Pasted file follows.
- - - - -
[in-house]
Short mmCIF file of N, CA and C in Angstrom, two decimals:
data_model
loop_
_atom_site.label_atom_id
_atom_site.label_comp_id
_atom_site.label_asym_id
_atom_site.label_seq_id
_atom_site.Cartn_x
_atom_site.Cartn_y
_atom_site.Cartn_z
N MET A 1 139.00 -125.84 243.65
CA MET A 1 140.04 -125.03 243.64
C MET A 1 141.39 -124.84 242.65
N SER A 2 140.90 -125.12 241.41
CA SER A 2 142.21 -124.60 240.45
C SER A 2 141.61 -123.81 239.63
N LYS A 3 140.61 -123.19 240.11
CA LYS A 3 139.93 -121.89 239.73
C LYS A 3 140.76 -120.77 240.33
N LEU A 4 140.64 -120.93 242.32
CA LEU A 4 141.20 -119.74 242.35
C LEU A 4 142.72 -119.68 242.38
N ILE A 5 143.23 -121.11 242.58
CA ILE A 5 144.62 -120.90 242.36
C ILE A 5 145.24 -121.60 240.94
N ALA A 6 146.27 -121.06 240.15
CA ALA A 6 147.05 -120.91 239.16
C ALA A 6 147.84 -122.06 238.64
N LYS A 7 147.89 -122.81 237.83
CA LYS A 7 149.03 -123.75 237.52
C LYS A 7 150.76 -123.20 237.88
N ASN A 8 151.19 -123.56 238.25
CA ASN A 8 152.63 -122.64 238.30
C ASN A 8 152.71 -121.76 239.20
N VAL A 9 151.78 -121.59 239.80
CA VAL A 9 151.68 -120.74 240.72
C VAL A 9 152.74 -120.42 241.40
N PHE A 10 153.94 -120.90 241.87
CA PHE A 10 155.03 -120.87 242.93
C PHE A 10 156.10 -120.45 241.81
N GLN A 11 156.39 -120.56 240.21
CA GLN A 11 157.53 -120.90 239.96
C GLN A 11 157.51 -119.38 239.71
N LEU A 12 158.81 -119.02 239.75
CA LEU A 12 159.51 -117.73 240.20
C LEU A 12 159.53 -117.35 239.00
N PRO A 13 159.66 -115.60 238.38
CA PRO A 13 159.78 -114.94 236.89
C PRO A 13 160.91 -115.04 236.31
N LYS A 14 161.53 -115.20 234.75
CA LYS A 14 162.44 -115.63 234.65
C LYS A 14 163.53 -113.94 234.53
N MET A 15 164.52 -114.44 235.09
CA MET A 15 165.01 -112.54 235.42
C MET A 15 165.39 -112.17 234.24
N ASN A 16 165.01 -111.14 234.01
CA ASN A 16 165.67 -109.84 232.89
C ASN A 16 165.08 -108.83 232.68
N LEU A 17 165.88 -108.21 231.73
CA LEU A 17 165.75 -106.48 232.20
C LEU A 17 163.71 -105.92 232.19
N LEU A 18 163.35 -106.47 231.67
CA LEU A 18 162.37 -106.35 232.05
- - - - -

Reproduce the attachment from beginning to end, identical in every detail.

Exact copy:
[in-house]
Short mmCIF file of N, CA and C in Angstrom, two decimals:
data_model
loop_
_atom_site.label_atom_id
_atom_site.label_comp_id
_atom_site.label_asym_id
_atom_site.label_seq_id
_atom_site.Cartn_x
_atom_site.Cartn_y
_atom_site.Cartn_z
N MET A 1 139.00 -125.84 243.65
CA MET A 1 140.04 -125.03 243.64
C MET A 1 141.39 -124.84 242.65
N SER A 2 140.90 -125.12 241.41
CA SER A 2 142.21 -124.60 240.45
C SER A 2 141.61 -123.81 239.63
N LYS A 3 140.61 -123.19 240.11
CA LYS A 3 139.93 -121.89 239.73
C LYS A 3 140.76 -120.77 240.33
N LEU A 4 140.64 -120.93 242.32
CA LEU A 4 141.20 -119.74 242.35
C LEU A 4 142.72 -119.68 242.38
N ILE A 5 143.23 -121.11 242.58
CA ILE A 5 144.62 -120.90 242.36
C ILE A 5 145.24 -121.60 240.94
N ALA A 6 146.27 -121.06 240.15
CA ALA A 6 147.05 -120.91 239.16
C ALA A 6 147.84 -122.06 238.64
N LYS A 7 147.89 -122.81 237.83
CA LYS A 7 149.03 -123.75 237.52
C LYS A 7 150.76 -123.20 237.88
N ASN A 8 151.19 -123.56 238.25
CA ASN A 8 152.63 -122.64 238.30
C ASN A 8 152.71 -121.76 239.20
N VAL A 9 151.78 -121.59 239.80
CA VAL A 9 151.68 -120.74 240.72
C VAL A 9 152.74 -120.42 241.40
N PHE A 10 153.94 -120.90 241.87
CA PHE A 10 155.03 -120.87 242.93
C PHE A 10 156.10 -120.45 241.81
N GLN A 11 156.39 -120.56 240.21
CA GLN A 11 157.53 -120.90 239.96
C GLN A 11 157.51 -119.38 239.71
N LEU A 12 158.81 -119.02 239.75
CA LEU A 12 159.51 -117.73 240.20
C LEU A 12 159.53 -117.35 239.00
N PRO A 13 159.66 -115.60 238.38
CA PRO A 13 159.78 -114.94 236.89
C PRO A 13 160.91 -115.04 236.31
N LYS A 14 161.53 -115.20 234.75
CA LYS A 14 162.44 -115.63 234.65
C LYS A 14 163.53 -113.94 234.53
N MET A 15 164.52 -114.44 235.09
CA MET A 15 165.01 -112.54 235.42
C MET A 15 165.39 -112.17 234.24
N ASN A 16 165.01 -111.14 234.01
CA ASN A 16 165.67 -109.84 232.89
C ASN A 16 165.08 -108.83 232.68
N LEU A 17 165.88 -108.21 231.73
CA LEU A 17 165.75 -106.48 232.20
C LEU A 17 163.71 -105.92 232.19
N LEU A 18 163.35 -106.47 231.67
CA LEU A 18 162.37 -106.35 232.05